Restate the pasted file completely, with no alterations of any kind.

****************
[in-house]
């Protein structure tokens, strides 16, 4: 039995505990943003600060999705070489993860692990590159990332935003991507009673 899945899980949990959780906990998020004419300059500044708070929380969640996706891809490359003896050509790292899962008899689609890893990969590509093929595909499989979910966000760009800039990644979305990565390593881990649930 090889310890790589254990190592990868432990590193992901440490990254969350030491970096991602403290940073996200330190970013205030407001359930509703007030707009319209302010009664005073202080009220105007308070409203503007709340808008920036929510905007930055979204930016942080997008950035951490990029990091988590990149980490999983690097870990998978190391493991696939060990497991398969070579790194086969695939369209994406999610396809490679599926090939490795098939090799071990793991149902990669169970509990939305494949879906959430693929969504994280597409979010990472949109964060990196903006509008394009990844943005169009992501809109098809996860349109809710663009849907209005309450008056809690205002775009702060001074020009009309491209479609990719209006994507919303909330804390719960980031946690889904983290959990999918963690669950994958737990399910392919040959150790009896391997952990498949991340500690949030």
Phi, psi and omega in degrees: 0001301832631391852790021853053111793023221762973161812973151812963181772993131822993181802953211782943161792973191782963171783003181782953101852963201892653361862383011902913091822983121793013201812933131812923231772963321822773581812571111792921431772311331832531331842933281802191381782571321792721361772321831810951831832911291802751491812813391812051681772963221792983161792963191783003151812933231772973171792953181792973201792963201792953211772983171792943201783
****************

[in-house]
């Protein structure tokens, strides 16, 4: 039995505990943003600060999705070489993860692990590159990332935003991507009673 899945899980949990959780906990998020004419300059500044708070929380969640996706891809490359003896050509790292899962008899689609890893990969590509093929595909499989979910966000760009800039990644979305990565390593881990649930 090889310890790589254990190592990868432990590193992901440490990254969350030491970096991602403290940073996200330190970013205030407001359930509703007030707009319209302010009664005073202080009220105007308070409203503007709340808008920036929510905007930055979204930016942080997008950035951490990029990091988590990149980490999983690097870990998978190391493991696939060990497991398969070579790194086969695939369209994406999610396809490679599926090939490795098939090799071990793991149902990669169970509990939305494949879906959430693929969504994280597409979010990472949109964060990196903006509008394009990844943005169009992501809109098809996860349109809710663009849907209005309450008056809690205002775009702060001074020009009309491209479609990719209006994507919303909330804390719960980031946690889904983290959990999918963690669950994958737990399910392919040959150790009896391997952990498949991340500690949030």
Phi, psi and omega in degrees: 0001301832631391852790021853053111793023221762973161812973151812963181772993131822993181802953211782943161792973191782963171783003181782953101852963201892653361862383011902913091822983121793013201812933131812923231772963321822773581812571111792921431772311331832531331842933281802191381782571321792721361772321831810951831832911291802751491812813391812051681772963221792983161792963191783003151812933231772973171792953181792973201792963201792953211772983171792943201783